I am about to enter a 3-year PhD. Neither my bachelor’s nor my master’s were research-oriented nor very typical for my field, and I had to find a potential supervisor on my own. Due to my background, I also do not have a good grasp of academia’s unwritten rules.
Last year, I fortuitously met a rock star professor, one of the top 5 most cited scholars in quite a large field. He got interested in my project, gave me huge support for my proposal, and wrote a wonderful LoR. We also got very well along on a personal level and would chat about things loosely related to academia. He is someone with a very casual style but with clear respect for boundaries. I admire him enormously, both as a scholar and as a person.
I was accepted under his supervision by a very laudatory committee. Academia being a very hierarchical world, I feel compelled to show "extra respect" to him, partly because he is famous and partly because my unconventional background sets me at a disadvantage compared to others. It seems likely that high-status academics would tacitly expect their students (i.e. without explicitly asking for it) to go to greater length for them, whether in terms of work output or in overall signs of deference. I know that they are "just human", but they are also around the top of a very special system.
I tried mentioning this to my now-supervisor, but he keeps blushing when I remind him of his academic status. He seemed to think that I was worried about my application "not being good enough" rather than about failing to show adequate deference to him. The obvious thing I could do for him would be to submit a paper before the start of my PhD. I have never written a paper before, as it seems uncommon in my field (but not unheard of) to do one that early. But he said a few times that he does not need me to do that right now, and I do not know if he means "don’t do that" or "I politely say no but would be happy if you did it anyway, and slightly disappointed if you didn’t".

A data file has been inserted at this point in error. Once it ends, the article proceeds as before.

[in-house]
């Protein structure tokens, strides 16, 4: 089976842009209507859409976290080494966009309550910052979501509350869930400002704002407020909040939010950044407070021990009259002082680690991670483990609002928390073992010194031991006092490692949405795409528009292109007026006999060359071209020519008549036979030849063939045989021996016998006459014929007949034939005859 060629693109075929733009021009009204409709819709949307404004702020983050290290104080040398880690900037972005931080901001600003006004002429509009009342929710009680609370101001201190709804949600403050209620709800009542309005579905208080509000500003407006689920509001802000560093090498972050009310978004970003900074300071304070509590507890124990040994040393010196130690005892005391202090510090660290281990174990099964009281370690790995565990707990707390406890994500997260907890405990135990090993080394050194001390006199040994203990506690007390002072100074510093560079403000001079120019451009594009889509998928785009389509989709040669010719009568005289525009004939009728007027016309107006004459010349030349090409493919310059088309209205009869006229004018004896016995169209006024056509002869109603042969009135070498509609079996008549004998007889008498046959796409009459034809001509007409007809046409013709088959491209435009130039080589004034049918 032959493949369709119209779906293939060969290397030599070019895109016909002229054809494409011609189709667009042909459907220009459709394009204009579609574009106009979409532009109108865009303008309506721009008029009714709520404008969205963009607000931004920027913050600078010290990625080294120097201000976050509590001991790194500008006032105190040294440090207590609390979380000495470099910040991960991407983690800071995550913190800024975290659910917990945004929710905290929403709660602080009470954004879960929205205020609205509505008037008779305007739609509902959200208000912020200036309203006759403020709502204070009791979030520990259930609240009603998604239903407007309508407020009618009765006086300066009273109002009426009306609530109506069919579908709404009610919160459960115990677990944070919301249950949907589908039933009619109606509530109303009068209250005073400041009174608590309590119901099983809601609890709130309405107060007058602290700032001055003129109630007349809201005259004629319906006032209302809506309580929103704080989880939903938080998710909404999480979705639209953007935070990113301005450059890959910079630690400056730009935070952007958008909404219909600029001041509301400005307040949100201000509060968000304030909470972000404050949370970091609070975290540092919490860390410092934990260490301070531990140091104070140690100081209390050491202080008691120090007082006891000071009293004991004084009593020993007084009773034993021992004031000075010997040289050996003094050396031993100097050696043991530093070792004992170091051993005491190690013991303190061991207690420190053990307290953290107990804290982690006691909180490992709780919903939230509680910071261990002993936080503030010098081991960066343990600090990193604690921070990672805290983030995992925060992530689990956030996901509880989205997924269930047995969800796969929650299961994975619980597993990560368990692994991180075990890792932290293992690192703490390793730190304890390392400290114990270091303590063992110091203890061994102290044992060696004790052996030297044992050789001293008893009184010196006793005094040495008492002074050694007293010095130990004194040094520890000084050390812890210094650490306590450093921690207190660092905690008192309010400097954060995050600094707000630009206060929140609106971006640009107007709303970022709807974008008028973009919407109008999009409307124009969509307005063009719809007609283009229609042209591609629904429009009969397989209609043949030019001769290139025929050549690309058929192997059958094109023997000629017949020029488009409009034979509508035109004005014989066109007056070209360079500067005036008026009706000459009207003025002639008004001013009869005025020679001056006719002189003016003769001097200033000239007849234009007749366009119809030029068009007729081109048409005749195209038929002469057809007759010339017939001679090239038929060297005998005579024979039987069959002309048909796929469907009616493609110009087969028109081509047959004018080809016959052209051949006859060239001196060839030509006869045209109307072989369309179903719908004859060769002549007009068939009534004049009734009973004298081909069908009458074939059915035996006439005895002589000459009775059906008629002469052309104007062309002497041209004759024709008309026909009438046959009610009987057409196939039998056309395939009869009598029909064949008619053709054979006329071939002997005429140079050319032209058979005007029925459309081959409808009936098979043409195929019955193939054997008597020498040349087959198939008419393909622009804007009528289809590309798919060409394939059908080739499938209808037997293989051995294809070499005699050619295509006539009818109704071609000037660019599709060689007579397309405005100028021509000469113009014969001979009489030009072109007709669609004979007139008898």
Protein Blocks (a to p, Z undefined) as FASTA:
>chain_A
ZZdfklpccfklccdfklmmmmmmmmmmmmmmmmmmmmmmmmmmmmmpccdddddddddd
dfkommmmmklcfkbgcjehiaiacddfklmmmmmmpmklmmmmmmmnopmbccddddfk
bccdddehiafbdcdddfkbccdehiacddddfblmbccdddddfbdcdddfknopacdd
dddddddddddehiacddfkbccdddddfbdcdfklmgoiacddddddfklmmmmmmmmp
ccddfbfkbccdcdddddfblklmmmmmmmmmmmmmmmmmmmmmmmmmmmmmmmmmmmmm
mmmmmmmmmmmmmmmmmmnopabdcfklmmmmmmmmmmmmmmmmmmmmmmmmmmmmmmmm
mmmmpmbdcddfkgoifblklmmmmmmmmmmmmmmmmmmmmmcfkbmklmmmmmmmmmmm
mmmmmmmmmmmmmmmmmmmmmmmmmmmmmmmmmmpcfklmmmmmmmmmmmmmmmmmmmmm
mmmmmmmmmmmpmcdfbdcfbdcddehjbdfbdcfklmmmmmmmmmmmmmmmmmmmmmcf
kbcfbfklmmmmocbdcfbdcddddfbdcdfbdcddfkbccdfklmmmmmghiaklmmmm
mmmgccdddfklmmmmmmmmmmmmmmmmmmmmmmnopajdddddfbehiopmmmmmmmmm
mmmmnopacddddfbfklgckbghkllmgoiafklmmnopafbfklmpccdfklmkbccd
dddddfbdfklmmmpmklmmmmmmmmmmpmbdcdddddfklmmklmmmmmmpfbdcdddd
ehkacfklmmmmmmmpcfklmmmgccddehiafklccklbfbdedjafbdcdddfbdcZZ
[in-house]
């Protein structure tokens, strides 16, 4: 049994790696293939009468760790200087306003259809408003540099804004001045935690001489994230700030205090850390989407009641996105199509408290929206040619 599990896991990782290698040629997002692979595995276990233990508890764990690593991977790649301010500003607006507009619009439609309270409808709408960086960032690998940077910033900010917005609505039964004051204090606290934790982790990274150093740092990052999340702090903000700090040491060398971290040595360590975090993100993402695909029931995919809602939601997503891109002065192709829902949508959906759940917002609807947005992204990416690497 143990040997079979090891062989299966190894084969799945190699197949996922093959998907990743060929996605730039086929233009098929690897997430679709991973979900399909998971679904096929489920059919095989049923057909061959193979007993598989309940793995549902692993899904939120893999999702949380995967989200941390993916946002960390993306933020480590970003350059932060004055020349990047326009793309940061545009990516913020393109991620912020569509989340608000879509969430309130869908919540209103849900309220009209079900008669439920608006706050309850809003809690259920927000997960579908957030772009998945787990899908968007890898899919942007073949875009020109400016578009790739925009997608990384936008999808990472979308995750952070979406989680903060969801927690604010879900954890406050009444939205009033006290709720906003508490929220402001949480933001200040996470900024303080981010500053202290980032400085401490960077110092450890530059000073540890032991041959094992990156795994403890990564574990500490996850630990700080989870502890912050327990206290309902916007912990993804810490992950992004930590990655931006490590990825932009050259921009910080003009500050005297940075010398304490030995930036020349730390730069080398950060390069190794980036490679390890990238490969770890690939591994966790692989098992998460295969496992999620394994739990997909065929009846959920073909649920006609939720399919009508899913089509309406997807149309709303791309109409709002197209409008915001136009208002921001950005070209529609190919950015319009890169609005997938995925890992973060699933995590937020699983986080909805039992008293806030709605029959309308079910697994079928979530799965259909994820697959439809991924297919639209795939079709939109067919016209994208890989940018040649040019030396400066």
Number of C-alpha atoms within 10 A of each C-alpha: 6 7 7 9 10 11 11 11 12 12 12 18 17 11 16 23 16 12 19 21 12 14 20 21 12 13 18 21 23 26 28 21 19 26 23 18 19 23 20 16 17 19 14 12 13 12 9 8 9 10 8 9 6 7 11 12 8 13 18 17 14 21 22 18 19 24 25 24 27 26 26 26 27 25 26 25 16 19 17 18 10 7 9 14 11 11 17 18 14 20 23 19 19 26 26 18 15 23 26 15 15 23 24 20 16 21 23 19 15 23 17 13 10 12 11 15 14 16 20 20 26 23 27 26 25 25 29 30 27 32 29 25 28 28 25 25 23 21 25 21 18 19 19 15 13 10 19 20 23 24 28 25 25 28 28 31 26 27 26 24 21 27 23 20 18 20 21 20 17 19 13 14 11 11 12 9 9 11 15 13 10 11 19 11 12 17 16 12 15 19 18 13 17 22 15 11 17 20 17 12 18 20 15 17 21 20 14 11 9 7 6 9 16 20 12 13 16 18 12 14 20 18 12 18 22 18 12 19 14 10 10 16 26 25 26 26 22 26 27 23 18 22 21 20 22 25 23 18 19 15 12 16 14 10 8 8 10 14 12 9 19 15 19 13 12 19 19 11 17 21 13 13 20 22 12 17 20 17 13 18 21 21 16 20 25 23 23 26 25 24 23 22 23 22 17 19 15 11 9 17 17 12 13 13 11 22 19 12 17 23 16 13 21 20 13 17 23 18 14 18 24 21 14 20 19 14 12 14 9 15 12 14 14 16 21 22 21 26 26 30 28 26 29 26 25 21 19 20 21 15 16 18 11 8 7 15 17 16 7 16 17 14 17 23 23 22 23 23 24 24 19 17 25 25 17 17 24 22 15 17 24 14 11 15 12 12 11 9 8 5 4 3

I have a half-done paper addressing a recent debate around my supervisor’s main theoretical contribution, and I am confident that it can be a substantial paper if well-executed. Yet I am exhausted, and my supervisor is unlikely to help me on it before I start my PhD. What should I do?
EDIT: To clarify, this is a question about the "extra" that famous professors may expect from their PhD students. In my case, I went for a writing a paper on a subject of my choice, then submitting it to a peer-reviewed journal and hopefully avoiding desk-rejection. It feels like a huge task, but how to do it is not really the issue at hand. I would happily have presented at a major conference instead, but the conference I was accepted to did not manage to move online. A couple editors from reputable journals encouraged me to submit a paper as a master’s student, so I assumed it was a tough but realistic thing I could as that little "extra" for my supervisor.
For context, I studied in France and my supervisor is in/from Northern Europe. My field is in the social sciences.